One year after US Attorney General Merrick Garland issued a memorandum urging federal agencies to review and upgrade their language access practices and policies, major agencies and departments have announced updates to their Language Access Plans.
“Exciting news!” the Department of Labor (DOL) tweeted as it introduced its new language access plan, plus a new office in the department’s Civil Rights Center.
Among the new office’s duties, CRC will provide the department’s 26 sub-agencies resources and guidance, as well as assistance in procuring translation and interpreting services.
CRC also analyzed DOL’s current language needs and found that “DOL agencies encounter 80 unique languages and interact with 11 languages on average.”
Garland’s memorandum, and the response from federal agencies, is meant to provide meaningful access to services for people in the US with limited English proficiency (LEP). This right is enshrined in Executive Order 13166, “Improving Access to Services for Persons with LEP”.
In a November 15, 2023 DOL news release, Assistant Secretary of Labor for Administration and Management Carolyn Angus-Hornbuckle said, “This new office and updated language access plan demonstrate the department’s commitment to equity, access and meaningful participation by workers with limited English proficiency in our programs and services.”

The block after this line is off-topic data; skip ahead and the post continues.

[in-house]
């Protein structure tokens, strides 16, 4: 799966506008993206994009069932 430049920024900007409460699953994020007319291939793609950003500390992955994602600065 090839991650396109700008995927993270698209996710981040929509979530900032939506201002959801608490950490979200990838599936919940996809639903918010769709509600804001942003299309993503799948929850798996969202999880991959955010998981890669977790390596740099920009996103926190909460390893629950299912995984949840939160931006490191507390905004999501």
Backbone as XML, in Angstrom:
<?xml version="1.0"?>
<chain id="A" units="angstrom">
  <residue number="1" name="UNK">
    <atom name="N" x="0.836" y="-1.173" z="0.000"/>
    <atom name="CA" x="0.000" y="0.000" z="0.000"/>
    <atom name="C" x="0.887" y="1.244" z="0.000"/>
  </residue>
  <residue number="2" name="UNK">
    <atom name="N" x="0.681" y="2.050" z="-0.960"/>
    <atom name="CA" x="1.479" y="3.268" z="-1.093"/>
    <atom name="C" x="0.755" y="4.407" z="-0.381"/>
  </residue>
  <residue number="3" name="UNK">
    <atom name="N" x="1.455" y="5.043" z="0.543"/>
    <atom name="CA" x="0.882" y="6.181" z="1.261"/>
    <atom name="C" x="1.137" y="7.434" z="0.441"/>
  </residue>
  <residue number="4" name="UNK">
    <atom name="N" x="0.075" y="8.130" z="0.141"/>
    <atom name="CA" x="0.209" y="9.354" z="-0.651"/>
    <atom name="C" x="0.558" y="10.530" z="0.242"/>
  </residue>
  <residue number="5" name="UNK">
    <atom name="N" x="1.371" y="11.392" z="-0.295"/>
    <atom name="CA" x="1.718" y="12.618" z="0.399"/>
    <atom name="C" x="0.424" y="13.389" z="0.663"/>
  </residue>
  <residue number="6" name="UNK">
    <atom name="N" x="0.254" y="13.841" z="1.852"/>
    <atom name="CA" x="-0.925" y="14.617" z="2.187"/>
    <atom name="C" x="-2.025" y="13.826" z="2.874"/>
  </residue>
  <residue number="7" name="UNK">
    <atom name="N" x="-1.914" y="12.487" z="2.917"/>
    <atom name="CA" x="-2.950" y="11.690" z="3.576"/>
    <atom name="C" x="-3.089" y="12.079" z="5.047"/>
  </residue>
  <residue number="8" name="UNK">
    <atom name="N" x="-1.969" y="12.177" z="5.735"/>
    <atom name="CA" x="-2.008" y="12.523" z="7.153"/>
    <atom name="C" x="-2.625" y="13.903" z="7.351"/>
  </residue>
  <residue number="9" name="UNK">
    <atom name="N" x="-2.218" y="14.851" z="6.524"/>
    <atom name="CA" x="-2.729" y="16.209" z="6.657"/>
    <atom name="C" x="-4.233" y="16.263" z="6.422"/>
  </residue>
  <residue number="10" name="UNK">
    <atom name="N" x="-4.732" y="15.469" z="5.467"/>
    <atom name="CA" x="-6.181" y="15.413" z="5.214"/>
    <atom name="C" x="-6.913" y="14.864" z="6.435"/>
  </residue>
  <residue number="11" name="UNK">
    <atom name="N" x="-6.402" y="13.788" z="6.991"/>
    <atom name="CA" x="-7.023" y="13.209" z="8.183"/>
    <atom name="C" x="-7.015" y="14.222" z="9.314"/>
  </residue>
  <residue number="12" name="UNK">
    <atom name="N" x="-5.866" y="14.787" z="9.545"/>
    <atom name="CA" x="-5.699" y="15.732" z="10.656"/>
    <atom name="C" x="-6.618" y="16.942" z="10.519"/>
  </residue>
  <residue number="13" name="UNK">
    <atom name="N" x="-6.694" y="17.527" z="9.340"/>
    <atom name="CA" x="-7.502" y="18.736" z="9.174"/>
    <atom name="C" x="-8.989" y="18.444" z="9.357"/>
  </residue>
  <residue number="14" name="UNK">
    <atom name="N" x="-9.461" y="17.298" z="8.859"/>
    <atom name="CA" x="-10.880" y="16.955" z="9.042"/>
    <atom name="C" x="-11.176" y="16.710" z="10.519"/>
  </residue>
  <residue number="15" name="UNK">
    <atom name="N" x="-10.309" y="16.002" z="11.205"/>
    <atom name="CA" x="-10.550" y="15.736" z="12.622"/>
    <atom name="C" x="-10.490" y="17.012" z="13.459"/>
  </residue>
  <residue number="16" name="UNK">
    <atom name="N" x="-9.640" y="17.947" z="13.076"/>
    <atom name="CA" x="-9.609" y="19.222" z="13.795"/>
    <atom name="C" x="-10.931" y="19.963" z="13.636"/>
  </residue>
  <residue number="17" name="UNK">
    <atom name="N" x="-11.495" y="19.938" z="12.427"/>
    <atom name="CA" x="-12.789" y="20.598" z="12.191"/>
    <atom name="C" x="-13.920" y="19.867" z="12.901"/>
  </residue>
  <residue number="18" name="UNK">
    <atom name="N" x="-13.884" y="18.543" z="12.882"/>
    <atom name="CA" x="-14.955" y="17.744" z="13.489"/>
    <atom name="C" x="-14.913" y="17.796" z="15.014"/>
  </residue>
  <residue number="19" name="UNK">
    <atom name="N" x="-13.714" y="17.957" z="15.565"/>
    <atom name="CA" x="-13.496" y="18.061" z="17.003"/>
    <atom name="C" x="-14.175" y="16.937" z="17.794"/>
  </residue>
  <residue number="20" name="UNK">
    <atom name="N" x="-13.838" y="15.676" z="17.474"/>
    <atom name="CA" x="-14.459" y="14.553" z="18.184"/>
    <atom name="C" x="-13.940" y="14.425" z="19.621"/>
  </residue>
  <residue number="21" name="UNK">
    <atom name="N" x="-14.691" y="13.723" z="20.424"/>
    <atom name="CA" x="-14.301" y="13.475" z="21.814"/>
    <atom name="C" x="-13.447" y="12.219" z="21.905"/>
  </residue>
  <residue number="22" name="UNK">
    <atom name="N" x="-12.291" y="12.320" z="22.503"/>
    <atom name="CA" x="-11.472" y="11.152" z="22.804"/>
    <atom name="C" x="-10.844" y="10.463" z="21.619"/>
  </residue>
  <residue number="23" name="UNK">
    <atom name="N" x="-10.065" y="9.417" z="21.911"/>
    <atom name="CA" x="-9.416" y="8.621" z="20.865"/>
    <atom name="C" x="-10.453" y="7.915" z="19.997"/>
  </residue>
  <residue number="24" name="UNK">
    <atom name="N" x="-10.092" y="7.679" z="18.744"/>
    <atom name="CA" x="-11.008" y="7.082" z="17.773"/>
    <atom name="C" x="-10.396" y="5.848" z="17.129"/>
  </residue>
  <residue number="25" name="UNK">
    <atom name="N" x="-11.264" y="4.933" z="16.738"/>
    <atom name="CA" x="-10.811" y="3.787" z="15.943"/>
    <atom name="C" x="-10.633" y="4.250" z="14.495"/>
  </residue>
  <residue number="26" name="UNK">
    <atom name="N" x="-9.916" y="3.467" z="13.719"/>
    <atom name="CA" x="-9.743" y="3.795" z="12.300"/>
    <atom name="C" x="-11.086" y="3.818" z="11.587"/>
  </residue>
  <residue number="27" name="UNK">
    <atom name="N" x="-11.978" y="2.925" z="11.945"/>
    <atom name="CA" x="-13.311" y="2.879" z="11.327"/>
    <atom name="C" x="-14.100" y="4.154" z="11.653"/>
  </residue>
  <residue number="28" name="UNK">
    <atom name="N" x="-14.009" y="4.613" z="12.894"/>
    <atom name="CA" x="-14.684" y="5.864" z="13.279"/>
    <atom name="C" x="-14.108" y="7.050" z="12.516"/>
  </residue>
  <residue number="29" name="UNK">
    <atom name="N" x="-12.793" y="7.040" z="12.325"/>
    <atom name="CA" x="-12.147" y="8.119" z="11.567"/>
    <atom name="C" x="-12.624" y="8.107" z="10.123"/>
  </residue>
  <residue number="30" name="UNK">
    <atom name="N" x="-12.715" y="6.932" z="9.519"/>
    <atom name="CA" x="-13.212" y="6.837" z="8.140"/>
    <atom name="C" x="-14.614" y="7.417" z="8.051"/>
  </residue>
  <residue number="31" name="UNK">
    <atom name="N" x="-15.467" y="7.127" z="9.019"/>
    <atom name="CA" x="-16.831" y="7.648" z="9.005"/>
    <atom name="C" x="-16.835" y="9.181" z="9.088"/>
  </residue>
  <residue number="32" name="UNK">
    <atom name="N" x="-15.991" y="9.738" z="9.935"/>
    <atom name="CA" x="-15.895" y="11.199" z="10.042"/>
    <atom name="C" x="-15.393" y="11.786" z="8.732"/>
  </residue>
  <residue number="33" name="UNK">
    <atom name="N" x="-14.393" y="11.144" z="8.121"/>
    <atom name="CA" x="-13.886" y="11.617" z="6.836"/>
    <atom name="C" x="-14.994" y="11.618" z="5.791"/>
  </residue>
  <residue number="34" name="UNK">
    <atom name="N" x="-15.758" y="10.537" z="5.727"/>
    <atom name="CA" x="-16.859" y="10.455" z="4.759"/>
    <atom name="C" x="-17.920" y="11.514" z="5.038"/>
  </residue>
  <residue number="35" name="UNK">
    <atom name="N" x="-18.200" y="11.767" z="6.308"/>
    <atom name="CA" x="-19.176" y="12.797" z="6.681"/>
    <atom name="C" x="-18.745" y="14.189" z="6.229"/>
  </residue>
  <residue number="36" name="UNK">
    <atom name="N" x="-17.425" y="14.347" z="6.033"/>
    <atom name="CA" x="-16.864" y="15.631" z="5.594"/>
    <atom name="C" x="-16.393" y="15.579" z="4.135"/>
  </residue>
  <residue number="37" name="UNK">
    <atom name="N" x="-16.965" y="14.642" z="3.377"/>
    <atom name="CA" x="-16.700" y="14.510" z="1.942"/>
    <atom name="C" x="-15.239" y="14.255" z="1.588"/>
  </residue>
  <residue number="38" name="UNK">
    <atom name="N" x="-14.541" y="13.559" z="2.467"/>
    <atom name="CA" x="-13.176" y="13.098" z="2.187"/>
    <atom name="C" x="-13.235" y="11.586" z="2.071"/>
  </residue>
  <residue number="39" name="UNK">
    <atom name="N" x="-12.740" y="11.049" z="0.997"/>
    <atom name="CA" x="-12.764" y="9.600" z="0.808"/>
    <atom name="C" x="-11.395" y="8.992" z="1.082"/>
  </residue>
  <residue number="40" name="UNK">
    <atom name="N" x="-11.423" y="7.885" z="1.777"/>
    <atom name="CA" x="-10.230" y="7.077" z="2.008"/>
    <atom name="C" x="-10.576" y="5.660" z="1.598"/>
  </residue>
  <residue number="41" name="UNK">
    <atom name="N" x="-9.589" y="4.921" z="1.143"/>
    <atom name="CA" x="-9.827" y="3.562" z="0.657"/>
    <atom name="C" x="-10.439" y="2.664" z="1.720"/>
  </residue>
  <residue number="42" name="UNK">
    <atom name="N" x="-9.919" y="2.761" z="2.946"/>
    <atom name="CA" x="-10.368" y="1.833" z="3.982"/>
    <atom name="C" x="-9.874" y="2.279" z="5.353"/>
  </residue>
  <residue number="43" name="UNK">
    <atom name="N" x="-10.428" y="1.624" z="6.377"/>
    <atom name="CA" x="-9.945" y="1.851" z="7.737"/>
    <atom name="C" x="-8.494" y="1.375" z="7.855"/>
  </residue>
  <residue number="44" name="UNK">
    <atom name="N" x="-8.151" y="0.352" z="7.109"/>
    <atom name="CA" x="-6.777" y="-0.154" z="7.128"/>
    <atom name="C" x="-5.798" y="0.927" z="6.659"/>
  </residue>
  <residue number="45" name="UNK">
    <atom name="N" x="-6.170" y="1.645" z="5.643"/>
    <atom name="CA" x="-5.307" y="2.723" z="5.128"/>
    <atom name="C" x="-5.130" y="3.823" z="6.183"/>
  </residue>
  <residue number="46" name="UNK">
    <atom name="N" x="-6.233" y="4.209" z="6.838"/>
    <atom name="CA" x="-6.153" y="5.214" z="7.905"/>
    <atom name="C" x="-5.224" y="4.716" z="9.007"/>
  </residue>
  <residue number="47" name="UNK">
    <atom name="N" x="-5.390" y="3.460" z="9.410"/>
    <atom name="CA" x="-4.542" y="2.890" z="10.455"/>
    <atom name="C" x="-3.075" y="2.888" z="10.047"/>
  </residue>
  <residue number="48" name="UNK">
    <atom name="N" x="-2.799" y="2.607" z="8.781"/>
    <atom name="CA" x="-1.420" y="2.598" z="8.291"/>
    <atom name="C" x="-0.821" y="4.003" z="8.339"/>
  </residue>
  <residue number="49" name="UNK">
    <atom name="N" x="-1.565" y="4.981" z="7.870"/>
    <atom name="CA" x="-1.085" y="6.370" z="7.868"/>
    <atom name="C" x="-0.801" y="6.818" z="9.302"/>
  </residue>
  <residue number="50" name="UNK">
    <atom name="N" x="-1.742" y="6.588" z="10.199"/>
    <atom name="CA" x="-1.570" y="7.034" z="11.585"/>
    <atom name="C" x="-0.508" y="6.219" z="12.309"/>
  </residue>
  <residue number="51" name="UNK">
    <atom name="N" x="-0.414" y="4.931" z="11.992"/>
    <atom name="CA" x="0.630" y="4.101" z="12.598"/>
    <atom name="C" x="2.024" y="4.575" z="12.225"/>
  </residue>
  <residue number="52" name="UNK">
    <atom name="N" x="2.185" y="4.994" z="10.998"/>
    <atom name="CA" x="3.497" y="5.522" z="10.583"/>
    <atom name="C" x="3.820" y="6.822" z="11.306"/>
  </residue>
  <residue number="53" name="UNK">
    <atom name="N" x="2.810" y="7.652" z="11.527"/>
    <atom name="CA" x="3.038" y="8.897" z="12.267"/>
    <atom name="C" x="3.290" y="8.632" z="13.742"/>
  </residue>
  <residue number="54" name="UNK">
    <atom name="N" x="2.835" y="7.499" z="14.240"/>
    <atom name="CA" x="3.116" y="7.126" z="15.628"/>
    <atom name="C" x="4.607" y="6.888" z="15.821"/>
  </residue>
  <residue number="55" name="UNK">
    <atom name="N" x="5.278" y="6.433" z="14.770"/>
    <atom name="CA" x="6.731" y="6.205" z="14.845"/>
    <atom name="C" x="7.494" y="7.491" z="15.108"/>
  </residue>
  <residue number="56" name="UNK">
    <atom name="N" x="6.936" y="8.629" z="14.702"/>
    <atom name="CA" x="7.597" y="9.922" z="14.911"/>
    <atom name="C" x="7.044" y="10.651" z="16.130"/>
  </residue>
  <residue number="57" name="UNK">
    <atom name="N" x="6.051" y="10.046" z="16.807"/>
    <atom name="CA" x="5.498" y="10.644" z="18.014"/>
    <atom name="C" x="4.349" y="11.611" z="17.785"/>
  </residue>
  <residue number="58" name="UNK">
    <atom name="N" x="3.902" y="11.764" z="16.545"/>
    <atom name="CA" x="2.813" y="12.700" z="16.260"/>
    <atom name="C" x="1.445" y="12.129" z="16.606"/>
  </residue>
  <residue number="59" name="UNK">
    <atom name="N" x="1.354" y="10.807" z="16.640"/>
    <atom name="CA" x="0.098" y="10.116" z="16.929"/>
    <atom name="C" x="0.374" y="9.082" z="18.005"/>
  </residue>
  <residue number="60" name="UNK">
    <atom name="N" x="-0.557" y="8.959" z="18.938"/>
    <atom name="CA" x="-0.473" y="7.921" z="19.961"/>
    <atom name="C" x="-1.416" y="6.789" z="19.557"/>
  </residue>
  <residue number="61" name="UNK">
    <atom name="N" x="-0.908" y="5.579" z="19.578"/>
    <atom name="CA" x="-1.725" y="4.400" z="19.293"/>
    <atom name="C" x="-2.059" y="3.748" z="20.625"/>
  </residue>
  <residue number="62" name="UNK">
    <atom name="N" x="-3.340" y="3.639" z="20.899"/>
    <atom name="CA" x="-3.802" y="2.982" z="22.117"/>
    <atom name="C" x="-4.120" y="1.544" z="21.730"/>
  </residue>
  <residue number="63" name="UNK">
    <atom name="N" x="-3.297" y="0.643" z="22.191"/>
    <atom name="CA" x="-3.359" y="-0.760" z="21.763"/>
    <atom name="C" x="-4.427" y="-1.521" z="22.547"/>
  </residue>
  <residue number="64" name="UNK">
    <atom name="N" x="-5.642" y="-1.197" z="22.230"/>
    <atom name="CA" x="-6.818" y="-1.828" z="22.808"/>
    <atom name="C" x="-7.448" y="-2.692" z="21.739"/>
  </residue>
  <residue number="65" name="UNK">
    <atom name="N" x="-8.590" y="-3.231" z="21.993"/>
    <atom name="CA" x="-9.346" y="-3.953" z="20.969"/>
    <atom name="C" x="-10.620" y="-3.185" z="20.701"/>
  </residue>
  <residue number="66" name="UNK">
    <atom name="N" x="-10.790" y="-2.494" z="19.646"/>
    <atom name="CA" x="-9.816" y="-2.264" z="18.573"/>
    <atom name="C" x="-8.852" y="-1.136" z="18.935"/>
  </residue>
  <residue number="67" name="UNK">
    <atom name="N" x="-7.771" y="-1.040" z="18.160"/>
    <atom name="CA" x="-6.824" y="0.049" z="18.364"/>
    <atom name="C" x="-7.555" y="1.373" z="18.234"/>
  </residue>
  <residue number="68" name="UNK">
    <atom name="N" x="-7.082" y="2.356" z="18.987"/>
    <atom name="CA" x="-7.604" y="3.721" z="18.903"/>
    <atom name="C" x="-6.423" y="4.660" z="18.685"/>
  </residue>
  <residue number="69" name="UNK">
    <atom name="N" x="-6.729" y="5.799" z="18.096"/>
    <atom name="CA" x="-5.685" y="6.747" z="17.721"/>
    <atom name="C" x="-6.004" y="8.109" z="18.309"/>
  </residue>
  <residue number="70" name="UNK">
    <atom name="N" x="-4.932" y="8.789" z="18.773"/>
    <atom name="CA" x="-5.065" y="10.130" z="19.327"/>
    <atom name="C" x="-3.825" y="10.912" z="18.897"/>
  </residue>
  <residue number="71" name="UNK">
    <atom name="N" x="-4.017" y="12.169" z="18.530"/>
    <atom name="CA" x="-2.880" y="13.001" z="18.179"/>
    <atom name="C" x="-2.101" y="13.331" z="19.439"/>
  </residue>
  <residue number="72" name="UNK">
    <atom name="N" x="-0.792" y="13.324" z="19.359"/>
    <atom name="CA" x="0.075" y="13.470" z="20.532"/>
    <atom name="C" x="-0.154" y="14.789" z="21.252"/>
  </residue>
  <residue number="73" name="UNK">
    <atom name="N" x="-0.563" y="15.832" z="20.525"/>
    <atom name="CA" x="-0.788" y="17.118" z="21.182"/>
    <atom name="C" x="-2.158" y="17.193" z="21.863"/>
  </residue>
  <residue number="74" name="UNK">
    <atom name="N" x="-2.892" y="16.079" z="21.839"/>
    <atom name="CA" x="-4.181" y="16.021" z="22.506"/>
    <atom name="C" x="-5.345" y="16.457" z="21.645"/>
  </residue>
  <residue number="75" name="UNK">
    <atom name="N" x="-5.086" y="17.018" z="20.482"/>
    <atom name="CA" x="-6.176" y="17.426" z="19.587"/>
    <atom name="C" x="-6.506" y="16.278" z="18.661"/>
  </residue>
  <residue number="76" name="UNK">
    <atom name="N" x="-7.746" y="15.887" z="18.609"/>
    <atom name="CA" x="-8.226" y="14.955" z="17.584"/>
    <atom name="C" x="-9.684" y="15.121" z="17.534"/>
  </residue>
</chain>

So far, a total of 18 federal agencies have released updates to their language access plans, including the Department of Agriculture, the Department of Homeland Security, the Department of Health and Human Services, and the Consumer Financial Protection Bureau.
Some of the 28 agencies expected to release updated language access plans in 2024 are the Department of Education, the Occupational Safety and Health Review Commission, the Small Business Administration, and the Social Security Administration.
The Department of Justice (DOJ) made its own updates public slightly ahead of the curve, in August 2023.
Speaking in October 2023, Assistant Attorney General Kristen Clarke of the National Center for State Courts celebrated language access victories at the state and national level, adding that NCSC has also started a law enforcement language access initiative, with the goal of improving access for witnesses, victims, and suspects.
Of course, she said, ongoing challenges remain: In some jurisdictions, people with LEP must pay for language services; courts do not always identify language needs in time to arrange for and provide language assistance services; and video remote interpreting, though used widely during the Covid-19 pandemic, is not appropriate for all settings.